That is not to say that Sock hasn’t taken advantage of his opportunities, however. He got his interest in tennis from his mother, Pam, a recreational player, and used to borrow her racquet and a few balls to hit against the family’s garage door. At age 8, his parents enrolled him in clinics at the local courts, and junior tournament play came soon after. It was at one of those tournaments where Wolf watched him compete. Wolf saw potential in Sock and invited him to train at his tennis center near Kansas City, Kan., a three-and-a-half hour drive from Lincoln.
After accepting the invitation, Sock, his mom and his brother, Eric, currently a sophomore tennis player at the University of Nebraska, would travel to Kansas City each week before eventually moving to Overland Park. Jack’s father, Larry, a financial advisor in Lincoln, would stay behind during the week and visit or travel with them on weekends. “Only seeing my dad on weekends when I was growing up was definitely the hardest part for me,” Sock says. “But we’ve all gotten used to it now and it worked out pretty well.”
Indeed it has, and both Wolf and Jose Higueras, the director of coaching for USTA Player Development, credit Sock’s level of consistency growing up with having enabled him to reach his potential, allowing him to excel on the court while still staying close to his family and within his comfort zone.
“I’m not a big fan of people leaving home [to train],” says Higueras, who has coached Jim Courier, Michael Chang, Pete Sampras and Roger Federer, among others. “Sometimes you have to do it to improve, but if you have a good situation at home, I think it’s better for the stability of the kid. Jack’s got a good situation, and when you have a stable situation like he does, winning and losing is not as big of a deal because your family keeps you grounded and gives you a base of confidence. That defuses all the pressure.”
Sock’s next step is to start playing more on the USTA Pro Circuit and improve a professional ranking that currently stands in the low 600s. Barring a sudden and sharp rise up the rankings, Sock plans to maintain his amateur status through the end of high school and has not ruled out collegiate tennis—though his 2010 results would appear to make that a long shot.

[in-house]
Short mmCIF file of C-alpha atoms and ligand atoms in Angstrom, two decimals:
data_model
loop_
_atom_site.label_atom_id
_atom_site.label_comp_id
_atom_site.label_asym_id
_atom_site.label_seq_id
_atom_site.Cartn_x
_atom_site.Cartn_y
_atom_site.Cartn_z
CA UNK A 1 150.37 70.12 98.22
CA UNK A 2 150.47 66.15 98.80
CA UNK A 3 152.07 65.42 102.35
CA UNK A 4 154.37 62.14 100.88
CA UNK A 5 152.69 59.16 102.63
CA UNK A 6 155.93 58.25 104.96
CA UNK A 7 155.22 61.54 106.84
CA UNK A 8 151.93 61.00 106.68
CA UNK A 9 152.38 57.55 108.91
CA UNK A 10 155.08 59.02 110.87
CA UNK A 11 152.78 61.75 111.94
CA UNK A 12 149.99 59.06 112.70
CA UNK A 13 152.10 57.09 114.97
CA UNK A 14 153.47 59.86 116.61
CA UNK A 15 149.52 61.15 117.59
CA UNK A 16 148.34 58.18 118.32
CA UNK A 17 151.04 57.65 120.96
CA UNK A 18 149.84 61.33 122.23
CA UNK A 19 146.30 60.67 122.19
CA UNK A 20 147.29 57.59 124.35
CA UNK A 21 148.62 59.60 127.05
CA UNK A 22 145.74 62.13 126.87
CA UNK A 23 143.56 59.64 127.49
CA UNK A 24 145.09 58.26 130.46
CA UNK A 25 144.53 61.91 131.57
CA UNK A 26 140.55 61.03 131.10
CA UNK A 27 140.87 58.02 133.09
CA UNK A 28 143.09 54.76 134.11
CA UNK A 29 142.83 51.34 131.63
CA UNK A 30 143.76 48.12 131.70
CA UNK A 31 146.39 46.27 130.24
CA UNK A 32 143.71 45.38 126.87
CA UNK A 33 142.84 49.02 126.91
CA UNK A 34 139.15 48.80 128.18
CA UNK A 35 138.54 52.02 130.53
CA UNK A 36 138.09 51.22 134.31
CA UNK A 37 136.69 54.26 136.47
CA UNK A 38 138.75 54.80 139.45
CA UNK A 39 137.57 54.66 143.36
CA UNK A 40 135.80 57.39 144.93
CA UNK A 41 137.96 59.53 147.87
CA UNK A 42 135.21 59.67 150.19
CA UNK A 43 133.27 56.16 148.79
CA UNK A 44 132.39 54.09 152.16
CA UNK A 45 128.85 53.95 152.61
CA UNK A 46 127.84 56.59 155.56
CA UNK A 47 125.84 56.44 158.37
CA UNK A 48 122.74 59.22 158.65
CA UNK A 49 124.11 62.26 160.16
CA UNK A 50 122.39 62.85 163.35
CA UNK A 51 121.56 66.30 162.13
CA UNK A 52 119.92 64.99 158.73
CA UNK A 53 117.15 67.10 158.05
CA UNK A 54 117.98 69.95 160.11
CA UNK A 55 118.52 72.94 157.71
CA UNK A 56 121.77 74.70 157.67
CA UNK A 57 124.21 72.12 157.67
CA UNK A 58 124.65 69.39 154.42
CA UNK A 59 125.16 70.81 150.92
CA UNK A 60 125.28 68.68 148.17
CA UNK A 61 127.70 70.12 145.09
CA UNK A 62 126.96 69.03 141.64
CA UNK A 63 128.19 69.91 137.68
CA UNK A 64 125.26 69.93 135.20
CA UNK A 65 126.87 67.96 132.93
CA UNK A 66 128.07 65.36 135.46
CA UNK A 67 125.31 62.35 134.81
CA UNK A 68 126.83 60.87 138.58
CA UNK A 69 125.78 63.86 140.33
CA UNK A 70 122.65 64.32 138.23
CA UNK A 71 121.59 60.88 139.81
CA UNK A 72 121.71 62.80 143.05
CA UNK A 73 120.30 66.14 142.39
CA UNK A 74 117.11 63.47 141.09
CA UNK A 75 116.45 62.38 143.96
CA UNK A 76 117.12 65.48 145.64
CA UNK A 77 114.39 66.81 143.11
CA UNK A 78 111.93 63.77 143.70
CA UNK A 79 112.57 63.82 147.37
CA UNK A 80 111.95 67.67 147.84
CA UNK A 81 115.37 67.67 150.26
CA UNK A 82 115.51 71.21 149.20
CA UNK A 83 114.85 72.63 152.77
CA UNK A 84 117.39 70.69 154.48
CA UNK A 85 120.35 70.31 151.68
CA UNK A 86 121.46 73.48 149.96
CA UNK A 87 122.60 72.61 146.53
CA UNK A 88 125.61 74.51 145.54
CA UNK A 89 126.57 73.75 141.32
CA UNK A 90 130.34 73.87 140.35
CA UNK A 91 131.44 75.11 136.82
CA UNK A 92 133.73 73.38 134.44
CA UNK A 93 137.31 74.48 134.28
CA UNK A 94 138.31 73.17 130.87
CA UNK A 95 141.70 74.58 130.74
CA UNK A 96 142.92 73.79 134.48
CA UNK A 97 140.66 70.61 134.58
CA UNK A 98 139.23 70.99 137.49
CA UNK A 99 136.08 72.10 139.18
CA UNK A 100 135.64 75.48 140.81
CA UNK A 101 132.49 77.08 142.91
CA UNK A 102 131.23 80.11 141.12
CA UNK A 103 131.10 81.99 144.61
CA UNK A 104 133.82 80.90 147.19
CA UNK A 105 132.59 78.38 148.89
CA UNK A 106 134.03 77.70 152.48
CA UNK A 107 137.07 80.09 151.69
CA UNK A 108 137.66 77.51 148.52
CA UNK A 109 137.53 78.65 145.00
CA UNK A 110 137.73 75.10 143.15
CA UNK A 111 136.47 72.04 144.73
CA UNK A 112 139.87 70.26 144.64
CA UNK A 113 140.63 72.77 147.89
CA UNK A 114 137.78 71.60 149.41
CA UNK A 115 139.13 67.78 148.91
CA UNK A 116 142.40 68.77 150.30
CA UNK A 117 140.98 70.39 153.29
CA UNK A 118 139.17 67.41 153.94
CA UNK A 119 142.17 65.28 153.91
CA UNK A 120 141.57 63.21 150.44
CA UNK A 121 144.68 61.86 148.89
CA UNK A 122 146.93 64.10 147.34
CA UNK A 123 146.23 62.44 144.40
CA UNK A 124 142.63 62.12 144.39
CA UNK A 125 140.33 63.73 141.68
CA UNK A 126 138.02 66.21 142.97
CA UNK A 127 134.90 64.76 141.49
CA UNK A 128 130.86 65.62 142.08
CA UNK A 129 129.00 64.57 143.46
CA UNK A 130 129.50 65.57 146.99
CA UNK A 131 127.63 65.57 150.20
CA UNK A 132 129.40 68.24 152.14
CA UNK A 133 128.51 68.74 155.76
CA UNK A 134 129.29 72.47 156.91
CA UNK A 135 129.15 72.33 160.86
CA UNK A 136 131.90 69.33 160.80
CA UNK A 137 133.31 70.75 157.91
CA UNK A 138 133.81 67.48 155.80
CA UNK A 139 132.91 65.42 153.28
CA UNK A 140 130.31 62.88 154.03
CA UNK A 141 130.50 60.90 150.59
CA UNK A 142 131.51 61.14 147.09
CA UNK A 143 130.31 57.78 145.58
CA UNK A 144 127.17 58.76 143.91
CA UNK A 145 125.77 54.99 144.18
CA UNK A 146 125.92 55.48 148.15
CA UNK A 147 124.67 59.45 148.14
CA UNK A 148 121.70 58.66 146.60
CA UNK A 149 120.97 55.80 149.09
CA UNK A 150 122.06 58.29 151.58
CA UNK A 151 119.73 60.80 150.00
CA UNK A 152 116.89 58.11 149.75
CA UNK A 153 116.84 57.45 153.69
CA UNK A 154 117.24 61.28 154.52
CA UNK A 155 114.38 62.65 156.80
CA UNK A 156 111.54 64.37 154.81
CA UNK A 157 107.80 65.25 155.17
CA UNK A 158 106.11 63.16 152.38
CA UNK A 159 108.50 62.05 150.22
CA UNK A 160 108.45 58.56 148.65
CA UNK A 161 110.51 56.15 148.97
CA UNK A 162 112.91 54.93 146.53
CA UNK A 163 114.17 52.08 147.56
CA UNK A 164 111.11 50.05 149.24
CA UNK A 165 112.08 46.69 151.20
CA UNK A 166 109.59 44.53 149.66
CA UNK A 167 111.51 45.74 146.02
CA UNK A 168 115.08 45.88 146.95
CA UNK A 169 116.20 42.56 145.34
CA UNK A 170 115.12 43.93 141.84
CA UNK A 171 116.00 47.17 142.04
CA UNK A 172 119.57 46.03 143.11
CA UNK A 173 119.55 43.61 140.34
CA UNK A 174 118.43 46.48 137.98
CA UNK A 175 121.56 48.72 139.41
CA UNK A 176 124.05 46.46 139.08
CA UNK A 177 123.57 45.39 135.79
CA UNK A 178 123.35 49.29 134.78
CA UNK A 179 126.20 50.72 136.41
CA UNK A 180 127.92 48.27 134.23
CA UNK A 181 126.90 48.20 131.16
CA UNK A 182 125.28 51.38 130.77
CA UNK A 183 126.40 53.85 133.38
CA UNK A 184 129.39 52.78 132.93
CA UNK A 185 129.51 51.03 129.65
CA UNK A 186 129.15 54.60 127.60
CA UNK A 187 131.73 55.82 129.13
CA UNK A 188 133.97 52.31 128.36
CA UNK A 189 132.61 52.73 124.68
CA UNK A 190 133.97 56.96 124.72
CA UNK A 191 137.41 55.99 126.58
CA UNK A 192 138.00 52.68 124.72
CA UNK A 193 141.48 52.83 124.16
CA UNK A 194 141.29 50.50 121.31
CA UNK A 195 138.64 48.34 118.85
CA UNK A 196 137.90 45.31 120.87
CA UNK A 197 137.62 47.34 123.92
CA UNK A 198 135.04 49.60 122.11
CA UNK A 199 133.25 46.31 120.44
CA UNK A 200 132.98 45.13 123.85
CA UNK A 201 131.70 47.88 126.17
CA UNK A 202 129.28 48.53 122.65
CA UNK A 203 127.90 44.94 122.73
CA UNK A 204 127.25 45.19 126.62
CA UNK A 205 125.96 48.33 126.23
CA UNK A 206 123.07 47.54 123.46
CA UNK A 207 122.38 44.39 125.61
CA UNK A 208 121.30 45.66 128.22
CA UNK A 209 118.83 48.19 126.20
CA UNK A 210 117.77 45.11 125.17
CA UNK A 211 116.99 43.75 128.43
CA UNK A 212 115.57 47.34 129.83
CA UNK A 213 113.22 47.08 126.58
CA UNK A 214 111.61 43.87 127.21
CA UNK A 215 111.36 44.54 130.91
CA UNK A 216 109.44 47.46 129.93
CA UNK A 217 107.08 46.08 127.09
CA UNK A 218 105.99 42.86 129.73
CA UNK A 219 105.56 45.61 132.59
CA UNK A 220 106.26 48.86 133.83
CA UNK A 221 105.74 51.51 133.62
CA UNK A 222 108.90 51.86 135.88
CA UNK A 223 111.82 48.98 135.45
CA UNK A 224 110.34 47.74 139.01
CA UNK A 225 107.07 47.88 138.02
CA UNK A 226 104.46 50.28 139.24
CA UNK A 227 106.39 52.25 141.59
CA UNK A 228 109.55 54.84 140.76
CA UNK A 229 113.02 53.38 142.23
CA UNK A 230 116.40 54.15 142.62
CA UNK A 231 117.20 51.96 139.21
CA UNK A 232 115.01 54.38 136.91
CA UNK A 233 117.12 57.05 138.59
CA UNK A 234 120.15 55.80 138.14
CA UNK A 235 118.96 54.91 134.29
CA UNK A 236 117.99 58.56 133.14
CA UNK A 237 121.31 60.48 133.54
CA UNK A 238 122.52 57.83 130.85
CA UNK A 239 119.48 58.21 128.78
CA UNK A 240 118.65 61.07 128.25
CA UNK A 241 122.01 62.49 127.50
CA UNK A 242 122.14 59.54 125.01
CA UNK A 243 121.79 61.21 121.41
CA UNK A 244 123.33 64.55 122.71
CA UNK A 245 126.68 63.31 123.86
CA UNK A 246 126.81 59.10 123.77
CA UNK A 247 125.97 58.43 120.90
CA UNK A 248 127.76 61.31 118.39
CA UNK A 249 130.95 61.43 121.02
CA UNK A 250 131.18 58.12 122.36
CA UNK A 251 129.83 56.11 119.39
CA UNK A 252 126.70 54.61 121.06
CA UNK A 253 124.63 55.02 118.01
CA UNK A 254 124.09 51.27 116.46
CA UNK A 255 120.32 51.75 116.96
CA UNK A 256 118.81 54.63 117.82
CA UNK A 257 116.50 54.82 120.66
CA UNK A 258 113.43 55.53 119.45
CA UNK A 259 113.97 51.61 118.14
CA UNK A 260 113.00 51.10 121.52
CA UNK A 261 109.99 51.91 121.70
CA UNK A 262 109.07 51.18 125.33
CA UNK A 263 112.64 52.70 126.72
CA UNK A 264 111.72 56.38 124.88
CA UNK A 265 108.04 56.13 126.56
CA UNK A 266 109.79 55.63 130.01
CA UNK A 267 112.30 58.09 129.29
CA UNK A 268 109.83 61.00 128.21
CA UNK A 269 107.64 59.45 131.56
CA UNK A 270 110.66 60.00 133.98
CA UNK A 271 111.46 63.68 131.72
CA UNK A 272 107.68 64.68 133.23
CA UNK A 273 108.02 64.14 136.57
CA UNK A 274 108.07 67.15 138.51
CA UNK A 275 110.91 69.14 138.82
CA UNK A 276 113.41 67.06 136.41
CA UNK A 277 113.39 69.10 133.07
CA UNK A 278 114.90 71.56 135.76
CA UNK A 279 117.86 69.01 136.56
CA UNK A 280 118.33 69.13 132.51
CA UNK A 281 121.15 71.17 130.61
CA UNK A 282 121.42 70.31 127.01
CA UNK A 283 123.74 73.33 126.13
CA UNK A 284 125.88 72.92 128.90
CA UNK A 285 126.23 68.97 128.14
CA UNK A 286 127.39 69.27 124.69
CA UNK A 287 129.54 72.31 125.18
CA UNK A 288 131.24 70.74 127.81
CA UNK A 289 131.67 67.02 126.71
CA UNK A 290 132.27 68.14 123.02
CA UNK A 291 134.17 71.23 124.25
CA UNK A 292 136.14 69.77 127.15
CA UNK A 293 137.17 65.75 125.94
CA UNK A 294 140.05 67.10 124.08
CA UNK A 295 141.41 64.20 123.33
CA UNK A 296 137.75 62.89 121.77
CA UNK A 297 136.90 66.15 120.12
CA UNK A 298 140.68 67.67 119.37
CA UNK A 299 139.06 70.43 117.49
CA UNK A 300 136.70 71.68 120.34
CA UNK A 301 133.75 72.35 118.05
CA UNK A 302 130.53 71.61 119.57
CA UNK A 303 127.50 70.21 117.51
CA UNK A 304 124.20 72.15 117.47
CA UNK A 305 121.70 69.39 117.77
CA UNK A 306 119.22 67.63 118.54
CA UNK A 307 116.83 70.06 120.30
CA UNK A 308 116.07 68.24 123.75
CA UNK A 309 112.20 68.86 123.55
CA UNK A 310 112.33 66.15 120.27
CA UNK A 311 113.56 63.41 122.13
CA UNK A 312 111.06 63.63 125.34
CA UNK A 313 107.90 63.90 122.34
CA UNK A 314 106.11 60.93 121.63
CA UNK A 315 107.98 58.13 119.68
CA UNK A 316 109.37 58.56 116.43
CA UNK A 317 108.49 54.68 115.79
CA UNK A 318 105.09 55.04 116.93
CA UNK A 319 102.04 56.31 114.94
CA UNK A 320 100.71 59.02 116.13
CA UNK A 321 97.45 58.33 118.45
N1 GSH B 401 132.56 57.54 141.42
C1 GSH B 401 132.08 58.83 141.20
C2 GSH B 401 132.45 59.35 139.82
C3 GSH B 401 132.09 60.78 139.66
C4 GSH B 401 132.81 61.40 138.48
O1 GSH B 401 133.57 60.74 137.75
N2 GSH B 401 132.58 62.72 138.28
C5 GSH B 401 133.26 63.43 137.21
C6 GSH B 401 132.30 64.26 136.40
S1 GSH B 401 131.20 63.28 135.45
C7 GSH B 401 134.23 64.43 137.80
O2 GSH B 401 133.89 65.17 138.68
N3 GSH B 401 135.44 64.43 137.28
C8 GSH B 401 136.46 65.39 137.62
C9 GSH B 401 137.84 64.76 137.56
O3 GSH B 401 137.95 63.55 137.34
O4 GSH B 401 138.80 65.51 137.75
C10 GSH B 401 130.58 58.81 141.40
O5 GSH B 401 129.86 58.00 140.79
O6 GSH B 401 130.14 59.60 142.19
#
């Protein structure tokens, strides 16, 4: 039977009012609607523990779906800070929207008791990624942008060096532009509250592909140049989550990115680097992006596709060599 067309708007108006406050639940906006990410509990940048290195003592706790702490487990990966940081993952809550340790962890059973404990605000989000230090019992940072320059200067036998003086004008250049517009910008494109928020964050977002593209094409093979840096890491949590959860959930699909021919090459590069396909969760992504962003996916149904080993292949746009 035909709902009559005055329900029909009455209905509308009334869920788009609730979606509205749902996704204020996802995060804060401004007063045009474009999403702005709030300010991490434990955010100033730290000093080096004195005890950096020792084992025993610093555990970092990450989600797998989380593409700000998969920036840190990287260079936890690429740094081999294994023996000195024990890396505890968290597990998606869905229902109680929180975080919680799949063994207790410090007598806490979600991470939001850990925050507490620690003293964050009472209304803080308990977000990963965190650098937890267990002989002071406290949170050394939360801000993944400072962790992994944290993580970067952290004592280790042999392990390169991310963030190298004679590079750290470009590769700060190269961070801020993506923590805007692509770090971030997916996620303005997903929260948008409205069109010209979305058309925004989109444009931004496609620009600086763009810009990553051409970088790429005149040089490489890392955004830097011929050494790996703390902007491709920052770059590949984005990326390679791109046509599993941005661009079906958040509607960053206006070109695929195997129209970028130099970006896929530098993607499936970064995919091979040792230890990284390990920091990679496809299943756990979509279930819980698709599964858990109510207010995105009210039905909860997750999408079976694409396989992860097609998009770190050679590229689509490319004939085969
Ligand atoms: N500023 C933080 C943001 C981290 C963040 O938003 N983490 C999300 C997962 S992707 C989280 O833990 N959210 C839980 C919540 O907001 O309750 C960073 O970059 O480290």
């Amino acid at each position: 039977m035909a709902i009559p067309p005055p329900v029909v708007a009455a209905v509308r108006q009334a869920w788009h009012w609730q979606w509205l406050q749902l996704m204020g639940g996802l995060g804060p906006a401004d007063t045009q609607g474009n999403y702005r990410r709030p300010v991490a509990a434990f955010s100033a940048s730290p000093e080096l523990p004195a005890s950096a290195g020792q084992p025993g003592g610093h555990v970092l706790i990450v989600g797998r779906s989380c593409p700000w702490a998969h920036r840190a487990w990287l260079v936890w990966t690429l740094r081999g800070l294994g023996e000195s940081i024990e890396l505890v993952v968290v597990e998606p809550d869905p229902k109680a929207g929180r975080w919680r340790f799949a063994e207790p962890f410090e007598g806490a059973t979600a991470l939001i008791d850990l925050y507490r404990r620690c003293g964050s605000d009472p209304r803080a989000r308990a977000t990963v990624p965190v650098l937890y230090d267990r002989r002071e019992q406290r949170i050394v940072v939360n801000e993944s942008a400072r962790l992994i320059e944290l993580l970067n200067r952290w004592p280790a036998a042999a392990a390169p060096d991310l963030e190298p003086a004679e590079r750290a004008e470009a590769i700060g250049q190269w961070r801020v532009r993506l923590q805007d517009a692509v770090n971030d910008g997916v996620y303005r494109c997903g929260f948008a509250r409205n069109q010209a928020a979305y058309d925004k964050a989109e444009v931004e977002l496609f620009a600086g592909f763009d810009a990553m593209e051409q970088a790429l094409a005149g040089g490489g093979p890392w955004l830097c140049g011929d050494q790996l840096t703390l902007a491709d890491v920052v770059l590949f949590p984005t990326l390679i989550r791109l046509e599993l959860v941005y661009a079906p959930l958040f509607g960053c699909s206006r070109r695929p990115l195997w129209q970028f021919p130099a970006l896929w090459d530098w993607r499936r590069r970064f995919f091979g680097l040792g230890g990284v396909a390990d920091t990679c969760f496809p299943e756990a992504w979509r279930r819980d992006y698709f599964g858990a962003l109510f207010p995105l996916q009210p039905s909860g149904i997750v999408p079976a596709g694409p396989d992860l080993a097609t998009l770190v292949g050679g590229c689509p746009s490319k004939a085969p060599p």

Moreover, despite the clamor for the next great American tennis champion, Sock refuses to put a timetable on his development. He and Wolf devised a plan early in his junior career to allow Sock to build his tennis career at a measured rate, and they see no reason to deviate from it now. For that reason, when pressed, Sock readily declines to place himself among a next generation of American tennis stars that includes Sam Querrey, John Isner and Harrison—at least just yet.
“I don’t really feel much pressure. Those guys are Top 20 in the world and I’m still 650 and whatever,” Sock says, referring to Querrey and Isner. “I think as long as I work as hard as I can and do everything that my coach tells me and do everything to the best of my abilities, then hopefully I can have a future. The ultimate goal is to be a pro tennis player and make a living playing tennis.”
Wolf, who has produced three Top 100 players and 15 Division I All-Americans, calls Sock the most talented player he’s ever coached and says he has no doubt Sock will see his dream through.
“I think he’s progressed at a good speed for him,” Wolf says. “He’s very fresh and very eager. He’s let his body mature and his game mature, and he’s had a chance to understand what this is all about at a higher level, which will help him a lot. I think that when he decides to go at it more, he’ll be very passionate about it. I think he’s heading down a very good path.”